# parsing – What’s the best practice using a settings file in Python?

## The Question :

364 people think this question is useful

I have a command line script that I run with a lot of arguments. I have now come to a point where I have too many arguments, and I want to have some arguments in dictionary form too.

So in order to simplify things I would like to run the script with a settings file instead. I don’t really know what libraries to use for the parsing of the file. What’s the best practice for doing this? I could of course hammer something out myself, but if there is some library for this, I’m all ears.

A few ‘demands’:

• Rather than using pickle I would like it to be a straight forward text file that can easily be read and edited.
• I want to be able to add dictionary-like data in it, i.e., some form of nesting should be supported.

A simplified pseudo example file:

truck:
color: blue
brand: ford
city: new york
cabriolet:
color: black
engine:
cylinders: 8
placement: mid
doors: 2


• The particular syntax of this example file is actually YAML, check Benson’s answer.
• I’d suggest using python-box, see this answer.
• This question really helps(just look at the upvote counts); why closing it?

239 people think this answer is useful

You can have a regular Python module, say config.py, like this:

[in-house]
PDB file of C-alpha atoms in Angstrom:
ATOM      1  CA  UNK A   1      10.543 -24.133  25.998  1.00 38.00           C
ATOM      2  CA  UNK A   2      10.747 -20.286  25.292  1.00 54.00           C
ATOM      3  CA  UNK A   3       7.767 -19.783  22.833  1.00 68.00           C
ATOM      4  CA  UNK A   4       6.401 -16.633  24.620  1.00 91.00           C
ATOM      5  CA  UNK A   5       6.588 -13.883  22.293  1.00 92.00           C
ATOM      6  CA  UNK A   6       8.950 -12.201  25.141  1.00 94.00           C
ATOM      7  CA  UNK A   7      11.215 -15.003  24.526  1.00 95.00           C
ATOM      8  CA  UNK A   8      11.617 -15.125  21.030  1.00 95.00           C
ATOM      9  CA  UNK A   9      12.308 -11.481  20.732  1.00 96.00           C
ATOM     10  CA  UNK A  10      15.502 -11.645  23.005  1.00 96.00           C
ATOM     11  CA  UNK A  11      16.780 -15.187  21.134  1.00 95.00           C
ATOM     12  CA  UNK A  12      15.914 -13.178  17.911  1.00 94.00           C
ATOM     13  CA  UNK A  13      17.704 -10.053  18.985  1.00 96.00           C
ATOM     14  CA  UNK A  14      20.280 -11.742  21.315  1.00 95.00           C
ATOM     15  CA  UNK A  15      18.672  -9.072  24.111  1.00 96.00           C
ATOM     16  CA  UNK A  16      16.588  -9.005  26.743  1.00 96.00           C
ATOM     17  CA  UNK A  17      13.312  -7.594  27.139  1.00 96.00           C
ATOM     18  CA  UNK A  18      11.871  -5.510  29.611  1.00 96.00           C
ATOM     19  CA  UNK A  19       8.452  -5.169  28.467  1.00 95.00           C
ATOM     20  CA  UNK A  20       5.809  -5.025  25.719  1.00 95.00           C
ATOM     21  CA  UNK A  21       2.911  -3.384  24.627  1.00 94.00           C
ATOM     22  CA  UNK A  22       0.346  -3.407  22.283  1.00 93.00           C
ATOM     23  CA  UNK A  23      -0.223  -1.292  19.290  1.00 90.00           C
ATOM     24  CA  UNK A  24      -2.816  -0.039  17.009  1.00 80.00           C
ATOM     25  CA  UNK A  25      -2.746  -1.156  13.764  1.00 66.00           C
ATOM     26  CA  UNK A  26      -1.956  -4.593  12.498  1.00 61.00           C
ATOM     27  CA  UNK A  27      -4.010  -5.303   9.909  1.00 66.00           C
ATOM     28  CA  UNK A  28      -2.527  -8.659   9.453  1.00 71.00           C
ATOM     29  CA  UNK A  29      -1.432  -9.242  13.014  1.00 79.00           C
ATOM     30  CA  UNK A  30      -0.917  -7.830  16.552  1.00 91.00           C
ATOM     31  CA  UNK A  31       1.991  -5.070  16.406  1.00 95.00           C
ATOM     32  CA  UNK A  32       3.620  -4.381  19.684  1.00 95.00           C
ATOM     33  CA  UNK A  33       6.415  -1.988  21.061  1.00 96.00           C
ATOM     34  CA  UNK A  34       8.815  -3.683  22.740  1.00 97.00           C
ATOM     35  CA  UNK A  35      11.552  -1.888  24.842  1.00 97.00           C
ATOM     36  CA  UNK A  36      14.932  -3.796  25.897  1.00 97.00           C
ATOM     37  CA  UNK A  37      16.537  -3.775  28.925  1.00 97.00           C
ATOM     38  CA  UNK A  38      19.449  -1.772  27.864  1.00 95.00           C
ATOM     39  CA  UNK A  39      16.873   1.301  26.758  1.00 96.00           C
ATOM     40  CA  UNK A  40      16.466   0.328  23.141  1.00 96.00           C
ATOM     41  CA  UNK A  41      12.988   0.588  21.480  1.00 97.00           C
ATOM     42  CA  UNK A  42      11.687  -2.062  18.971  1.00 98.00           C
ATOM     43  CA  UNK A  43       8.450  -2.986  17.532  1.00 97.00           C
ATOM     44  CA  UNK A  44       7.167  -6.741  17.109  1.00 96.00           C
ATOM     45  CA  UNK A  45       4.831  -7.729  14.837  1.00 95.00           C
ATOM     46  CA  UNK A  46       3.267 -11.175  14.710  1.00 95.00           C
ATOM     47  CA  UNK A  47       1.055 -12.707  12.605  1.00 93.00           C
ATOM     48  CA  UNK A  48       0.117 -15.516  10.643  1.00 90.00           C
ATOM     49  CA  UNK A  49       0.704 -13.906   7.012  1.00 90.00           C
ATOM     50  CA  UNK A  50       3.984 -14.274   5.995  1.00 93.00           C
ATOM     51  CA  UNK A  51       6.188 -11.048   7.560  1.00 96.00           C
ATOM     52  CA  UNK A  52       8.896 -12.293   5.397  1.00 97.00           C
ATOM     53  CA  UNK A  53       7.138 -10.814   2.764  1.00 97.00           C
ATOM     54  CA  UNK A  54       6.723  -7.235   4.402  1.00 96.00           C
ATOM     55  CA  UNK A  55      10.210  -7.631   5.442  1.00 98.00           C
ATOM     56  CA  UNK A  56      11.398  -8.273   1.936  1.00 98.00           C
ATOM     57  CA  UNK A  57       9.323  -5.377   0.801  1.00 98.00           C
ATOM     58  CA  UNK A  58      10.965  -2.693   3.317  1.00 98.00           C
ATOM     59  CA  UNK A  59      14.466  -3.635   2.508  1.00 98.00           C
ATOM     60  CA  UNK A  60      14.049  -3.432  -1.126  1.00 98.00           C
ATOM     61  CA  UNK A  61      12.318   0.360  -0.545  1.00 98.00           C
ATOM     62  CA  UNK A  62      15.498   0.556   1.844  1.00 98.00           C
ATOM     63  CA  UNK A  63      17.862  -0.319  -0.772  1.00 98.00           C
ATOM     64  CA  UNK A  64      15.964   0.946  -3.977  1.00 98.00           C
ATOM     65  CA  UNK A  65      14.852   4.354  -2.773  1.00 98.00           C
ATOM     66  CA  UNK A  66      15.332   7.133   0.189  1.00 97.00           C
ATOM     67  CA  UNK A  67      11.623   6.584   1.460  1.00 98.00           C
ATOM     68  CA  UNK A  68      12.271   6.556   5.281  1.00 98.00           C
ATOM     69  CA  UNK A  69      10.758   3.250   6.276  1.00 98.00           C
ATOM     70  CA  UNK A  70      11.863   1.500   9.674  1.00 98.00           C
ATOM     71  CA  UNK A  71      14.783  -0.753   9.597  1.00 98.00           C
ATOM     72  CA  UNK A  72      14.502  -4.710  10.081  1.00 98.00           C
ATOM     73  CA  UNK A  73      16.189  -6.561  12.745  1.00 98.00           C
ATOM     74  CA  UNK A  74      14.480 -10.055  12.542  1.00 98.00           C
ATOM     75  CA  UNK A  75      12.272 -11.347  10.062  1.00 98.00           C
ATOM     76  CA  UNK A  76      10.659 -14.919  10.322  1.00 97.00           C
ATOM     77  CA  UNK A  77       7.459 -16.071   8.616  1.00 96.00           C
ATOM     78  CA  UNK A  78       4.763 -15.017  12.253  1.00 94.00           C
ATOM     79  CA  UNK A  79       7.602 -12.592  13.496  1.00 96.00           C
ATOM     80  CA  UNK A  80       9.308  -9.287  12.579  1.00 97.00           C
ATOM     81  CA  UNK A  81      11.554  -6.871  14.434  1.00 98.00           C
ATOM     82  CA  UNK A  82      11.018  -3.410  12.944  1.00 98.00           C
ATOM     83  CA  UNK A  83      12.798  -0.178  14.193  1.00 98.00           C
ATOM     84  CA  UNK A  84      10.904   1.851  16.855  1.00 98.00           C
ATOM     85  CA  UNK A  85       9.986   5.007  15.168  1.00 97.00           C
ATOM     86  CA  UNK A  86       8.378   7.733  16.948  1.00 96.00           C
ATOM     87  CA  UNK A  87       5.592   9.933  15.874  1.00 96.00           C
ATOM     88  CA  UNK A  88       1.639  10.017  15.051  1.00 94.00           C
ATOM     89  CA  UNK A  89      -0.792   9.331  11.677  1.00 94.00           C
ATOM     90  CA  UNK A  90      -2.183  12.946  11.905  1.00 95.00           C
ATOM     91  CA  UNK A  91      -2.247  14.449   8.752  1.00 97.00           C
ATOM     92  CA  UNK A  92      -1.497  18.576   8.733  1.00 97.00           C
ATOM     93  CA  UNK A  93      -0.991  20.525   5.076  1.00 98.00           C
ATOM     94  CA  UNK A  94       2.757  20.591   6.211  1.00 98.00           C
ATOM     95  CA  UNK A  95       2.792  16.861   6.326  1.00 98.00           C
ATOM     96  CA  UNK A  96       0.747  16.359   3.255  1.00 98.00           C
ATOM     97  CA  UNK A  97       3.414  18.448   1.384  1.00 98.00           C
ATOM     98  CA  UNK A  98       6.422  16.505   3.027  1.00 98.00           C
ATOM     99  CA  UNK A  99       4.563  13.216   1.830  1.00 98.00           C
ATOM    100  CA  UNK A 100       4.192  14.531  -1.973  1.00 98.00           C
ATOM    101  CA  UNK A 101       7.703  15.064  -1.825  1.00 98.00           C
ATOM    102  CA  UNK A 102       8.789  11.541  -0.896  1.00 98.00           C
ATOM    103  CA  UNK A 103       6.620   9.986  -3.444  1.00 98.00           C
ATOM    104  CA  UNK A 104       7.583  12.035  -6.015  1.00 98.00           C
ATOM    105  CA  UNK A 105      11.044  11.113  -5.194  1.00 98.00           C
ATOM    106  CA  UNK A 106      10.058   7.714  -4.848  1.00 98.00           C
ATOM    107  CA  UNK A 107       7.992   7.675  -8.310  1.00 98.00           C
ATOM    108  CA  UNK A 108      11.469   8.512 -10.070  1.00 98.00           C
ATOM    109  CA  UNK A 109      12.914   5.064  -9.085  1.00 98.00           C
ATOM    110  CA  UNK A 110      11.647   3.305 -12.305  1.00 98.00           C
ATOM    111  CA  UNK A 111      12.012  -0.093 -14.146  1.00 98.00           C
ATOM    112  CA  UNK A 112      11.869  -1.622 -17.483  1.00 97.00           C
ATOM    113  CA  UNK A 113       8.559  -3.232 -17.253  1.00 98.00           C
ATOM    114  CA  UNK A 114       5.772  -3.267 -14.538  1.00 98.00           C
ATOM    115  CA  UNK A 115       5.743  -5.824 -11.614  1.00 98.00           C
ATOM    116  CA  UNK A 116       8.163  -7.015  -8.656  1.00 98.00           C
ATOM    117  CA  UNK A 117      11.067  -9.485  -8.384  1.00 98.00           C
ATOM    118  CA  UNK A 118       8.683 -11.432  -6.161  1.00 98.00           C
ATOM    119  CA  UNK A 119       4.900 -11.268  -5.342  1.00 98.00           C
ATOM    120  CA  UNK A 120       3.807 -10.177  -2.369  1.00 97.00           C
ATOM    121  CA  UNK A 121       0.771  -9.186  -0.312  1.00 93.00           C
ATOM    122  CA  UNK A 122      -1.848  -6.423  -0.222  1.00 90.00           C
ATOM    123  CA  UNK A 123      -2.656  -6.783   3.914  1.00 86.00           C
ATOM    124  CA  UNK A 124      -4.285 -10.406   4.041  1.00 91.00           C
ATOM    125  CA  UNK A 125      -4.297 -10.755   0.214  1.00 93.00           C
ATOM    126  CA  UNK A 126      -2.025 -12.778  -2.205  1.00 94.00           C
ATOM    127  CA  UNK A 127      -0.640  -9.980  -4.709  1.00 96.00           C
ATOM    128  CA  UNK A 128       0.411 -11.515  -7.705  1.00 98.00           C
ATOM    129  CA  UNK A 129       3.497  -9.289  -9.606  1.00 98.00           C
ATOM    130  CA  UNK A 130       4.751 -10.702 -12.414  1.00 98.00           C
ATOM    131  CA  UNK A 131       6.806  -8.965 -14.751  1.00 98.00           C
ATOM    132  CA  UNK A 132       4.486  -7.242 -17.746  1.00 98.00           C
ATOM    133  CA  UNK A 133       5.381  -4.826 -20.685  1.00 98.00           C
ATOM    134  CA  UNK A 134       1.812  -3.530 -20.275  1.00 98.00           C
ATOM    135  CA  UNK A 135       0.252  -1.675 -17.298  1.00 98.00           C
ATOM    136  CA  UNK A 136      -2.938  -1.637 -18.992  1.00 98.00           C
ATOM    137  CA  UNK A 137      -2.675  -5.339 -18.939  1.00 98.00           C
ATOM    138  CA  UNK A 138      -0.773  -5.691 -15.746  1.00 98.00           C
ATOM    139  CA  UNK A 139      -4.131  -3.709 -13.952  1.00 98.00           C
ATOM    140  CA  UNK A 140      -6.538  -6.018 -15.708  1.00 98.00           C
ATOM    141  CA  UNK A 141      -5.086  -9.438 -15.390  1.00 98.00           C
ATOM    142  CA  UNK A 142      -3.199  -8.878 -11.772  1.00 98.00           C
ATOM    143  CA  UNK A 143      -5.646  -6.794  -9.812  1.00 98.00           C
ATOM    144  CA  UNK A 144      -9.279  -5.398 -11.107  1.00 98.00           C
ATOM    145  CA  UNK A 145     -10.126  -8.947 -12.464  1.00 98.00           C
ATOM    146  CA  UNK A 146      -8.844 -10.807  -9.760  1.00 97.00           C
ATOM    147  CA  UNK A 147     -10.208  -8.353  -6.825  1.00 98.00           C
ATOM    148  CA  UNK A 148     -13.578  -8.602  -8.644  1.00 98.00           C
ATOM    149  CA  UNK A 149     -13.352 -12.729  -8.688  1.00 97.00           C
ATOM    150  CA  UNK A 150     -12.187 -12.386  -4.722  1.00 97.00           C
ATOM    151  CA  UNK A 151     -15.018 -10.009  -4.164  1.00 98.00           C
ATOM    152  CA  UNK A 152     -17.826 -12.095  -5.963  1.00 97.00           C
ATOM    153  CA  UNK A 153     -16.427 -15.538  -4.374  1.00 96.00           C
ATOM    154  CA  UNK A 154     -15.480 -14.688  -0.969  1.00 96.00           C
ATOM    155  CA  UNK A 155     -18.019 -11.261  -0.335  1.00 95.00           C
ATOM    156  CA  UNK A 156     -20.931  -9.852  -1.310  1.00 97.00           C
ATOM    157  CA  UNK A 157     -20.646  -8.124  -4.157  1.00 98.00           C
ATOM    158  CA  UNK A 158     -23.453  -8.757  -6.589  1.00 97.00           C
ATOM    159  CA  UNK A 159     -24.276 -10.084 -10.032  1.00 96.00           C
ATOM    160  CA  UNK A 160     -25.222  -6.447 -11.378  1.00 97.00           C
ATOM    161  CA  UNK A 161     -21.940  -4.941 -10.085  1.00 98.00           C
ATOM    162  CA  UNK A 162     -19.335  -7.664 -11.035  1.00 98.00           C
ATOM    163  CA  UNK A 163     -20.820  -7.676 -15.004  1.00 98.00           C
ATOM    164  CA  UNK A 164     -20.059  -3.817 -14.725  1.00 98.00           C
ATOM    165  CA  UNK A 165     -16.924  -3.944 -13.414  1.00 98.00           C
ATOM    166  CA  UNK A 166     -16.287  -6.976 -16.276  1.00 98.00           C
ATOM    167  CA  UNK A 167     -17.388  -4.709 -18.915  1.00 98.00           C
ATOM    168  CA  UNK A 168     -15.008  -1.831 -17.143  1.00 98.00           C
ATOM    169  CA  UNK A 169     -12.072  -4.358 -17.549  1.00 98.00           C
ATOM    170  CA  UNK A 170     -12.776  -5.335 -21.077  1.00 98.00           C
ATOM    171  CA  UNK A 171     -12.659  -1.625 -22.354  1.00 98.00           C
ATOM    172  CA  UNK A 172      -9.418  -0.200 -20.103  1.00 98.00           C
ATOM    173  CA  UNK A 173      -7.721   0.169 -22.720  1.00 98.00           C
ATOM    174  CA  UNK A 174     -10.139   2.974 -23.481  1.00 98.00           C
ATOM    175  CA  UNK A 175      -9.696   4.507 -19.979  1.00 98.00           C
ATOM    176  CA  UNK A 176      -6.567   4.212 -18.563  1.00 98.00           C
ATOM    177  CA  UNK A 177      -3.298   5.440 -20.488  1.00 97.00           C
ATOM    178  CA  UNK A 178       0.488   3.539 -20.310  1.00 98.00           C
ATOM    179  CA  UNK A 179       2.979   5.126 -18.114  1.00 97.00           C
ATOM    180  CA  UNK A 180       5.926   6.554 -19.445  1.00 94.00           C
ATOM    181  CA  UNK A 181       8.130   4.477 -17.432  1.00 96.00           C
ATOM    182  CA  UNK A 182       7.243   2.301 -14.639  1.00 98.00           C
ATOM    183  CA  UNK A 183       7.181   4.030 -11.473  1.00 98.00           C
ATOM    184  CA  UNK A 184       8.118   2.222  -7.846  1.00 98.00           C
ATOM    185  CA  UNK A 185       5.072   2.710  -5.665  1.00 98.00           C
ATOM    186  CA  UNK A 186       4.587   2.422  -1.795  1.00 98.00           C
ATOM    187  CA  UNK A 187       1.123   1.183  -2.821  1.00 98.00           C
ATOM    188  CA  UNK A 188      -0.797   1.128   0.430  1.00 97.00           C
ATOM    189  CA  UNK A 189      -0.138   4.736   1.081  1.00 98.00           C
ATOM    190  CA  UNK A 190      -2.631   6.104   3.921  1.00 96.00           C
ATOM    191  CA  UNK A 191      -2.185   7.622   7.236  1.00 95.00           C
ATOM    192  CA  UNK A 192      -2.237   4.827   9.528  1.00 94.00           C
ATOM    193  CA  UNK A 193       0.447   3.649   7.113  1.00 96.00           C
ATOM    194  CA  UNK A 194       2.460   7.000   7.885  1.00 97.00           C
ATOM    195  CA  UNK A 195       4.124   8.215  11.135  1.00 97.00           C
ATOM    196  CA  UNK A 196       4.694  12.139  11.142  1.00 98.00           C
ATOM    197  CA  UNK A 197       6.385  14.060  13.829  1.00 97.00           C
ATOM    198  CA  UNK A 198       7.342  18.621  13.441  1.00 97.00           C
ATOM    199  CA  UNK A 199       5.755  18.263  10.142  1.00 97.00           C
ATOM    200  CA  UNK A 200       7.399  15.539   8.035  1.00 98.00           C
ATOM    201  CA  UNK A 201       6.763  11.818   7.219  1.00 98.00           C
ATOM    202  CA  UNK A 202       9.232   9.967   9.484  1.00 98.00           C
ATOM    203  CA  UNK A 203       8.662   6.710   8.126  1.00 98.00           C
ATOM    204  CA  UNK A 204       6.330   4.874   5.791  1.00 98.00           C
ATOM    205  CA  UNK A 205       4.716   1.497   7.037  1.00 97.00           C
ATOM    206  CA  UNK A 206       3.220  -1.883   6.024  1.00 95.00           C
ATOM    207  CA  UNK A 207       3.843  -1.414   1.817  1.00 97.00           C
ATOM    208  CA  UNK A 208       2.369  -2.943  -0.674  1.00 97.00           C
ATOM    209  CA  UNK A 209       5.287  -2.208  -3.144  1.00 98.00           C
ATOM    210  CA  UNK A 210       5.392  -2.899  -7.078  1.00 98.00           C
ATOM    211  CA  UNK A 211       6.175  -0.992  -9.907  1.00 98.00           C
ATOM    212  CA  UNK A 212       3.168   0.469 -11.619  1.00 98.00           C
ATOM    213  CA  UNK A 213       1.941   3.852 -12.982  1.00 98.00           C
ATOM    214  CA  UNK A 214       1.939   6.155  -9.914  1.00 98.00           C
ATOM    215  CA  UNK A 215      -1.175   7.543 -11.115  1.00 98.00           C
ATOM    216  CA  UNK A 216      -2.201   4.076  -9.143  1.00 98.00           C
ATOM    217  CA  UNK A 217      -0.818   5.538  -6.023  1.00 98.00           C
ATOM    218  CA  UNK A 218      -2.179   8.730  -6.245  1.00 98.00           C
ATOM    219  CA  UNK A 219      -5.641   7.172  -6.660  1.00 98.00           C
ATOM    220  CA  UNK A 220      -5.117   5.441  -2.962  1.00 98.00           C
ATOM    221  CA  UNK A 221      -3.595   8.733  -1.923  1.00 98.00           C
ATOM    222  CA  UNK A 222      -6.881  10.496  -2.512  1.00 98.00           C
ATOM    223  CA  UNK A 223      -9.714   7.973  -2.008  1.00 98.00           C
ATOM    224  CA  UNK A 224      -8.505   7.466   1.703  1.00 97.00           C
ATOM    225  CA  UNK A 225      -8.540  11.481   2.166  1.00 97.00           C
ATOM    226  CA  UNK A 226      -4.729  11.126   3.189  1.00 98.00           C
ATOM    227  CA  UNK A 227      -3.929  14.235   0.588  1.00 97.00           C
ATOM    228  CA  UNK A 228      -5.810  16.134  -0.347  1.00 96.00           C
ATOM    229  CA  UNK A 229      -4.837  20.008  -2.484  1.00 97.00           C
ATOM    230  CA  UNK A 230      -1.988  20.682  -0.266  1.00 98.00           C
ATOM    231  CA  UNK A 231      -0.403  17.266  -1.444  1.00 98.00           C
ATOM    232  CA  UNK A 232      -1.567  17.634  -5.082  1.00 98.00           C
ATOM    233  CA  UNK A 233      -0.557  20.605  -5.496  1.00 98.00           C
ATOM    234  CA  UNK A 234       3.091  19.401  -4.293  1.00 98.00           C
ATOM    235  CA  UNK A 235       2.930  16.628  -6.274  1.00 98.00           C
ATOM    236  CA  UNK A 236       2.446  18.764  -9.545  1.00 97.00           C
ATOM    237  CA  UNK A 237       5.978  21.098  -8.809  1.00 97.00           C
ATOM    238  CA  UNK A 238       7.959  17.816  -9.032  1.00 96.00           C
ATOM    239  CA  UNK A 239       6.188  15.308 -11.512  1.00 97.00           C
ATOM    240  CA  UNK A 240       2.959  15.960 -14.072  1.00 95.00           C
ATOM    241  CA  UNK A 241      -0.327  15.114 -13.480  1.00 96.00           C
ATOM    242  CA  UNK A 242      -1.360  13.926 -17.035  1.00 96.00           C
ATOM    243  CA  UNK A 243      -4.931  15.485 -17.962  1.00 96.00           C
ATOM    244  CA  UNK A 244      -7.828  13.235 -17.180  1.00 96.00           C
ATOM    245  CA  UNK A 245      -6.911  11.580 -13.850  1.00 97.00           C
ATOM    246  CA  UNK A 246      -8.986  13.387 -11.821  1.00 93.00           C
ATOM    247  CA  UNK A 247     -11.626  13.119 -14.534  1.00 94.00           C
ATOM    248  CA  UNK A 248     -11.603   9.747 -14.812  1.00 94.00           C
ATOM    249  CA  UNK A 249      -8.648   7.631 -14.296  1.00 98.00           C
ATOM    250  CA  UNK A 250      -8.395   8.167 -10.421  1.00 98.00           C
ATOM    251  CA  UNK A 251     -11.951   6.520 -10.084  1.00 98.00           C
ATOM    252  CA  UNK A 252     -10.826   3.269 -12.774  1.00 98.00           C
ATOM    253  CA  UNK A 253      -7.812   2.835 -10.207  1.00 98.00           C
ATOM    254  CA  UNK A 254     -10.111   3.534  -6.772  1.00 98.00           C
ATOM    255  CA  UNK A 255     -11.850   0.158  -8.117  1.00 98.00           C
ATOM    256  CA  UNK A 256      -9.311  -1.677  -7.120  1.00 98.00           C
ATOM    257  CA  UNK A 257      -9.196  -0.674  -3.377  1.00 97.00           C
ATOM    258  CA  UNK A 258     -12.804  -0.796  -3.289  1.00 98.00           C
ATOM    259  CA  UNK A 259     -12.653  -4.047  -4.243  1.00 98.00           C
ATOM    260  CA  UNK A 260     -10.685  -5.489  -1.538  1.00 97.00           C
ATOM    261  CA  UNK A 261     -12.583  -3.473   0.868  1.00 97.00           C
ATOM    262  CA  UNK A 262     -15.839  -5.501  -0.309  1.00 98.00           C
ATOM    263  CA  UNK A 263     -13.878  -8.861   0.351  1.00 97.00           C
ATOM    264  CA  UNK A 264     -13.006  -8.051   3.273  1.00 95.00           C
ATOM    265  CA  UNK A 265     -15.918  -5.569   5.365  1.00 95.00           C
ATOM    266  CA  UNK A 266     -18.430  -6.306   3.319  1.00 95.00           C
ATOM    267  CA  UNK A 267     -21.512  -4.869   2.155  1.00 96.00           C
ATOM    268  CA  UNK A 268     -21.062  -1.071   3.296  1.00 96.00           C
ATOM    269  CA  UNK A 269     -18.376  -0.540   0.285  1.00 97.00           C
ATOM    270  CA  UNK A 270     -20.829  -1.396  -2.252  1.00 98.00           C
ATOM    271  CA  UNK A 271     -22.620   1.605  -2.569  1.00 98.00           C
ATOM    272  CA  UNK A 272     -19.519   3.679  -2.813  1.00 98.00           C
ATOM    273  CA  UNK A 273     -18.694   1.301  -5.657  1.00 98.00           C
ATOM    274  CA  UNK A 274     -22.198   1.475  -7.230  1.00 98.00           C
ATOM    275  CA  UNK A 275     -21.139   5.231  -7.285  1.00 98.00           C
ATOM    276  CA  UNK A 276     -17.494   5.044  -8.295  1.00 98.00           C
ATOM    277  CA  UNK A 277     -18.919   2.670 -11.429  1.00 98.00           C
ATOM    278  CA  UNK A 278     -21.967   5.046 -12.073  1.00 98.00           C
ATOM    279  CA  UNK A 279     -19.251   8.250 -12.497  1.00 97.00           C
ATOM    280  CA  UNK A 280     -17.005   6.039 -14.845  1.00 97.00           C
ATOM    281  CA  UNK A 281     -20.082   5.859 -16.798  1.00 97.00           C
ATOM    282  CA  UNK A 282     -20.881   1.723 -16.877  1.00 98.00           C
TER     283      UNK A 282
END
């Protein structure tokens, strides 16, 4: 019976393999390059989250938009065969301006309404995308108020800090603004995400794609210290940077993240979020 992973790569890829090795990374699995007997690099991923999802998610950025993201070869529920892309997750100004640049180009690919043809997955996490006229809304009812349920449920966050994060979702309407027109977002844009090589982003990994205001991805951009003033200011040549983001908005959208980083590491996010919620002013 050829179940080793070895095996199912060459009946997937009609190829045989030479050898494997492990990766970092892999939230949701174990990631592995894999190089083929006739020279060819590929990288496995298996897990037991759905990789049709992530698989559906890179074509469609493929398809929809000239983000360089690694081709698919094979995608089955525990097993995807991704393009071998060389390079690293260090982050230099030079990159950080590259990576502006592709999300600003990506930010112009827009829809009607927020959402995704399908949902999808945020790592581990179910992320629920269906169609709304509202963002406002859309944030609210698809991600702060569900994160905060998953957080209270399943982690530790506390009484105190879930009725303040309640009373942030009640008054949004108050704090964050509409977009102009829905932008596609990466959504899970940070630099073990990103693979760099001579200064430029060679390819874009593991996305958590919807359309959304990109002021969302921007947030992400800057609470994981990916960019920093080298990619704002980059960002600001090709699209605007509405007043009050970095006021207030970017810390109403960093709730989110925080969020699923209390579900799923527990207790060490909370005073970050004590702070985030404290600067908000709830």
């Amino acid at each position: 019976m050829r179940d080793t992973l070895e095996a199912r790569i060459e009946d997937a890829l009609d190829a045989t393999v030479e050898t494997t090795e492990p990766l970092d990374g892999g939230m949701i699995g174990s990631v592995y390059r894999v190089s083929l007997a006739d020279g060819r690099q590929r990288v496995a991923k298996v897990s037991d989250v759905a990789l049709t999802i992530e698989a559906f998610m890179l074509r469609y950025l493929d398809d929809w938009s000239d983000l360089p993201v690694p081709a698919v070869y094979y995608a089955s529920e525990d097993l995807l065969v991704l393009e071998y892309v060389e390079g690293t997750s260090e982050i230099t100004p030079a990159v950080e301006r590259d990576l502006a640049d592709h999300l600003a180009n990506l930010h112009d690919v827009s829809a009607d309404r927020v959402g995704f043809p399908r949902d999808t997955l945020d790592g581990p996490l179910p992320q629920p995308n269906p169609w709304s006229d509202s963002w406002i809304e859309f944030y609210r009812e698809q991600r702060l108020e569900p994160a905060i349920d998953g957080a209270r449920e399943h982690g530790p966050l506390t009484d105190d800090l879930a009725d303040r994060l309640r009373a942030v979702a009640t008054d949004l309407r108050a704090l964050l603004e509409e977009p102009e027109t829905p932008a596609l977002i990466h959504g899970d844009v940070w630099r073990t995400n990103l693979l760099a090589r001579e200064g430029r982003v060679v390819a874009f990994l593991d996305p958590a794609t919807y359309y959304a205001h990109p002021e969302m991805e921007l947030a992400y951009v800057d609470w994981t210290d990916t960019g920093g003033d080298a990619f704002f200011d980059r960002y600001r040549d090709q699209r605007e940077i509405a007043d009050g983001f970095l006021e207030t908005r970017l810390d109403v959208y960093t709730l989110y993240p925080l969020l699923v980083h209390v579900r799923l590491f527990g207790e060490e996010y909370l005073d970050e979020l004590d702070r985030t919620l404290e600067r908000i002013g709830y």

truck = dict(
color = 'blue',
brand = 'ford',
)
city = 'new york'
cabriolet = dict(
color = 'black',
engine = dict(
cylinders = 8,
placement = 'mid',
),
doors = 2,
)



and use it like this:

import config
print(config.truck['color'])



190 people think this answer is useful

The sample config you provided is actually valid YAML. In fact, YAML meets all of your demands, is implemented in a large number of languages, and is extremely human friendly. I would highly recommend you use it. The PyYAML project provides a nice python module, that implements YAML.

To use the yaml module is extremely simple:

import yaml



120 people think this answer is useful

I Found this the most useful and easy to use https://wiki.python.org/moin/ConfigParserExamples

You just create a “myfile.ini” like:

[SectionOne]
Status: Single
Name: Derek
Value: Yes
Age: 30
Single: True

[SectionTwo]
FavoriteColor=Green
[SectionThree]
FamilyName: Johnson

[Others]
Route: 66



And retrieve the data like:

>>> import ConfigParser
>>> Config = ConfigParser.ConfigParser()
>>> Config
<ConfigParser.ConfigParser instance at 0x00BA9B20>
['c:\\tomorrow.ini']
>>> Config.sections()
['Others', 'SectionThree', 'SectionOne', 'SectionTwo']
>>> Config.options('SectionOne')
['Status', 'Name', 'Value', 'Age', 'Single']
>>> Config.get('SectionOne', 'Status')
'Single'



>>> import json